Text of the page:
Newly engineered blood vessels for the teeth may improve long-term outcomes for root canal patients.
Researchers at the Oregon Health & Science University have developed a new procedure that could help the 15 million patients that annually get root canals in the U.S. maintain the health of their teeth as the years go by.
During a root canal, clinicians currently remove the infected dental tissues and replace it with synthetic biomaterials covered by a protective crown.
“This process eliminates the tooth’s blood and nerve supply, rendering it lifeless and void of any biological response or defense mechanism,” principal investigator Luiz Bertassoni, D.D.S., Ph.D., assistant professor of restorative dentistry in the OHSU School of Dentistry, and assistant professor of biomedical engineering in the OHSU School of Medicine, said in a statement. “Without this functionality, adult teeth may be lost much sooner, which can result in much greater concerns, such as the need for dentures or dental implants.”
The research team used a 3D printing-inspired process to improve this process.
They placed a fiber mold made of sugar molecules across the root canal of extracted human teeth and injected a gel-like material—similar to the proteins found in the body—filled with dental pulp cells.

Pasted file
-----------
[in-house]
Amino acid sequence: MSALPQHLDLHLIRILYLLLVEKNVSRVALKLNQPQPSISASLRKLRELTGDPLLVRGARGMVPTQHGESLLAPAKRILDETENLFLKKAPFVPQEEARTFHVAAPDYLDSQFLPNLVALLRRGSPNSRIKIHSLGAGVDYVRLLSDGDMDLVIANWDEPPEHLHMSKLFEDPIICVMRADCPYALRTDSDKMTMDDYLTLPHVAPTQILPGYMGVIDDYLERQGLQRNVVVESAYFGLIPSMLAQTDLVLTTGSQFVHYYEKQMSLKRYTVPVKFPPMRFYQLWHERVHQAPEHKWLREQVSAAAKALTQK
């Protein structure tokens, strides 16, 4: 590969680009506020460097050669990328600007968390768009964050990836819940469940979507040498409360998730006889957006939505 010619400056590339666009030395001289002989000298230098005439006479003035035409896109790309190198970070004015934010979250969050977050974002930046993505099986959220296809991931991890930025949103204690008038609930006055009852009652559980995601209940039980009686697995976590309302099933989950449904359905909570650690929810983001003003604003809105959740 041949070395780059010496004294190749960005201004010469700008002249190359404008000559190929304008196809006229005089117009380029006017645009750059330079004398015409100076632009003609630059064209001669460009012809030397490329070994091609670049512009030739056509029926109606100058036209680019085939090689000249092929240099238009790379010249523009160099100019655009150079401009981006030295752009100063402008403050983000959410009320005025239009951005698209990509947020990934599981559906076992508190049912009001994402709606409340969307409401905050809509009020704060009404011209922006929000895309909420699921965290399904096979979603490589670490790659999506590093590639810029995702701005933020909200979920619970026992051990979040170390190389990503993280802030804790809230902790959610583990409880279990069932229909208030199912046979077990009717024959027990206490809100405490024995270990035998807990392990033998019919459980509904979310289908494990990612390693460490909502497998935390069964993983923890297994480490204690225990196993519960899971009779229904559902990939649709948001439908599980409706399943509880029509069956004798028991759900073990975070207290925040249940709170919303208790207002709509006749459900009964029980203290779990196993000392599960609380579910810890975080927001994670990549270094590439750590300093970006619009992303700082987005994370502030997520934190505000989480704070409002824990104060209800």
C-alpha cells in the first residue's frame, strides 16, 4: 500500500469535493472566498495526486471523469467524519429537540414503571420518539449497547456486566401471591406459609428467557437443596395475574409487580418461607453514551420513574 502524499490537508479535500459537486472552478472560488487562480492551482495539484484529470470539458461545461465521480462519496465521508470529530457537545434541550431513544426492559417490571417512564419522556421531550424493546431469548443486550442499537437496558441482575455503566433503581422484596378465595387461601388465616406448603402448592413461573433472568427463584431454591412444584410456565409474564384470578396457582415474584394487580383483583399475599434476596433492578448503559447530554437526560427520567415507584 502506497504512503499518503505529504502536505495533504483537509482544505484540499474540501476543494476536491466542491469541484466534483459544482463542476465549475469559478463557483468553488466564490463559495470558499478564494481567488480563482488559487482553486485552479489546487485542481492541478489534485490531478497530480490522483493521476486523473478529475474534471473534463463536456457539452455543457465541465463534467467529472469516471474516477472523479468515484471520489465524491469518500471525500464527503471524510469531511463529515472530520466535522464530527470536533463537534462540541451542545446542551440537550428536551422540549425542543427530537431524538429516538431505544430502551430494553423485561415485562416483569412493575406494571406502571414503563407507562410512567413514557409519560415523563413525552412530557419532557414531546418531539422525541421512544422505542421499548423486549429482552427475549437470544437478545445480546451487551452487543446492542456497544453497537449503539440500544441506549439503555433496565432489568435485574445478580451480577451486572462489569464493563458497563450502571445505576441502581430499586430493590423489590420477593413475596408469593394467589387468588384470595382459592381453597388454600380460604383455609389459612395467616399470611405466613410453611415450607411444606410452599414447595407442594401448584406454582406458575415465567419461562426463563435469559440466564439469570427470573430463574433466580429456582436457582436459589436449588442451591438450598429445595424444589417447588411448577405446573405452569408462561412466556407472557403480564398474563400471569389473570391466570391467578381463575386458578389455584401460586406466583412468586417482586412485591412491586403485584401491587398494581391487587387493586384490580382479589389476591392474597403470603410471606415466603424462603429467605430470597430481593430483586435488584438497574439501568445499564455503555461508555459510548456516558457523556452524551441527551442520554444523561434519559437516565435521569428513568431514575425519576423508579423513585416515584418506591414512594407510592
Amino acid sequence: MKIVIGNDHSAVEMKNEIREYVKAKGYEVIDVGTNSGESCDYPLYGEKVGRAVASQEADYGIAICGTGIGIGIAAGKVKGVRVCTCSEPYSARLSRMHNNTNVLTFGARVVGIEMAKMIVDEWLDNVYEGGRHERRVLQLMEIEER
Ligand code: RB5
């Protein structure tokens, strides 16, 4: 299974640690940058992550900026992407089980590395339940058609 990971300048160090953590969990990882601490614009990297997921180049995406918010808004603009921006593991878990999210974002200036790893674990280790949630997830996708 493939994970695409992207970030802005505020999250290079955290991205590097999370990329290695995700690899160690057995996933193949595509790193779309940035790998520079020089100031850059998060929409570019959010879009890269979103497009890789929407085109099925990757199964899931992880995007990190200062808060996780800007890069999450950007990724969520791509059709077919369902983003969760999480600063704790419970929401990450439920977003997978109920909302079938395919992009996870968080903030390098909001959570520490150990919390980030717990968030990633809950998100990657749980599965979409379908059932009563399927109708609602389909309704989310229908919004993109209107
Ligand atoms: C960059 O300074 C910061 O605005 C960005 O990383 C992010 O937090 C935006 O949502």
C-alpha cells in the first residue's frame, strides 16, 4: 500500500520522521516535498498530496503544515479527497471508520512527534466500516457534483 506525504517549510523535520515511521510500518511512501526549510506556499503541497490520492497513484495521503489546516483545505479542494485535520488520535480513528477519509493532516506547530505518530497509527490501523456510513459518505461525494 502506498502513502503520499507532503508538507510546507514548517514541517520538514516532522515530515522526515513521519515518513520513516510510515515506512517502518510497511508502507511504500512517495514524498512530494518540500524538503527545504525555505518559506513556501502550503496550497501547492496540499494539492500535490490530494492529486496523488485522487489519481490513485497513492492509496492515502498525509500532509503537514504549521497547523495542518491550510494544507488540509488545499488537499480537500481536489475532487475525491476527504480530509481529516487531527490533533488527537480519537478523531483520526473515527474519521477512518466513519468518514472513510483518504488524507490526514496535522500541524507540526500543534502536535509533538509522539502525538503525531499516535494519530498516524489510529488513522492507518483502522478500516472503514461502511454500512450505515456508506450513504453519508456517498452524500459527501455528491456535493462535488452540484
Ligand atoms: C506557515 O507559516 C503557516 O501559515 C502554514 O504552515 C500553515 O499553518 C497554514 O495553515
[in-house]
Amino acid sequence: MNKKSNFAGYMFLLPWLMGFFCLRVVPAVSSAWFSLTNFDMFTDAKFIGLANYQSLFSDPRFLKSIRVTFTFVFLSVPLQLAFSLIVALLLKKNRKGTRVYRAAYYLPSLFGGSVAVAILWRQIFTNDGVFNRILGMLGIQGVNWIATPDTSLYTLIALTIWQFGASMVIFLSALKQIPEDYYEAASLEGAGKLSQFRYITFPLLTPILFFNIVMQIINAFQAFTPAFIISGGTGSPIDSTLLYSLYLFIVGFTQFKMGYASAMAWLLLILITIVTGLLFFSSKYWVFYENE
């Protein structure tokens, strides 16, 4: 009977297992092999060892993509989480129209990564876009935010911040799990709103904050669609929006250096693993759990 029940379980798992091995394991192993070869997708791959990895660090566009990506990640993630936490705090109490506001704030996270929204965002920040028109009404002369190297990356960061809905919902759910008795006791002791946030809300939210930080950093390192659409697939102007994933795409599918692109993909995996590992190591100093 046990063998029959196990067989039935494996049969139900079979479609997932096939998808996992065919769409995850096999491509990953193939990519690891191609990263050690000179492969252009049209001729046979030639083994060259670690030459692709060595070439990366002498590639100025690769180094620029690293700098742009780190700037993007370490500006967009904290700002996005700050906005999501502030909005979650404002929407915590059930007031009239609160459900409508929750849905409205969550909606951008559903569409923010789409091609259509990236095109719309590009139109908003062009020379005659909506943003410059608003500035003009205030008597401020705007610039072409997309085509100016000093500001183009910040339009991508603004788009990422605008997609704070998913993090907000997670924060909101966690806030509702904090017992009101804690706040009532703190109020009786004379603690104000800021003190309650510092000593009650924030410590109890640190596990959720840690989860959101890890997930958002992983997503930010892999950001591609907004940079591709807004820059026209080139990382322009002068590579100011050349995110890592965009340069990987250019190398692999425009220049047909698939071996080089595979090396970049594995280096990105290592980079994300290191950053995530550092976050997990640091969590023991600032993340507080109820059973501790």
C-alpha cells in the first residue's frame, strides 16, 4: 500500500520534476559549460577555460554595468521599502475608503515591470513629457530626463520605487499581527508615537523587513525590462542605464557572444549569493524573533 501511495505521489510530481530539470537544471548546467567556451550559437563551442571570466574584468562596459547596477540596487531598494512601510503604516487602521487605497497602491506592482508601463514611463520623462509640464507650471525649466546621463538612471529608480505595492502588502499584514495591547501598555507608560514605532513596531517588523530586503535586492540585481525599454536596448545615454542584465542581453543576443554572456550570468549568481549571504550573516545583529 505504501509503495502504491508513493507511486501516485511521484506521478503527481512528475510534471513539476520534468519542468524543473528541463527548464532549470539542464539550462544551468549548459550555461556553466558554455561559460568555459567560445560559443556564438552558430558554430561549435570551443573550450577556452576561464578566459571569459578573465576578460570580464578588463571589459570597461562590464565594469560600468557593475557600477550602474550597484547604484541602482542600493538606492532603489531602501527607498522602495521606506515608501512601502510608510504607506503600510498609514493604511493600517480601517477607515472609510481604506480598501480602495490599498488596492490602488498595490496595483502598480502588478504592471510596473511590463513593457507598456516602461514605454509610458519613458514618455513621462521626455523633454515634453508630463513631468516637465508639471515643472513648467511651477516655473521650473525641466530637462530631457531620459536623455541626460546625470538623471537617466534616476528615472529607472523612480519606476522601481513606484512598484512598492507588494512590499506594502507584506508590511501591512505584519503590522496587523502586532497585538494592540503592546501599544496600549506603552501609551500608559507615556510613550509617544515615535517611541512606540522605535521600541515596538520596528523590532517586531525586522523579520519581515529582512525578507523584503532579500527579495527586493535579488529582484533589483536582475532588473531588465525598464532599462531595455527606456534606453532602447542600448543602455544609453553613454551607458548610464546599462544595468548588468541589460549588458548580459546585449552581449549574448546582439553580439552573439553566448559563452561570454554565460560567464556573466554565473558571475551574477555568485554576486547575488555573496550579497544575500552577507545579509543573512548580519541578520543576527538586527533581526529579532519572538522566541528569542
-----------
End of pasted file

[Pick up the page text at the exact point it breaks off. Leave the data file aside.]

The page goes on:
Dental pulp is a highly vascularized, innervated, unmineralized connective tissue that occupies a chamber and long canal in the center of a semi-permeable tissue structure constituted of dentin tubules and mineralized matrix, spanning from the root apex through the crown.
They then removed the fiber to make a long microchannel in the root canal and inserted endothelial cells isolated from the interior lining of blood vessels.
The following a week, the dentin-producing cells proliferated near the tooth walls and artificial blood vessels formed inside the tooth.
“This result proves that fabrication of artificial blood vessels can be a highly effective strategy for fully regenerating the function of teeth,” Bertassoni said. “We believe that this finding may change the way that root canal treatments are done in the future.”
The study was published in Scientific Reports.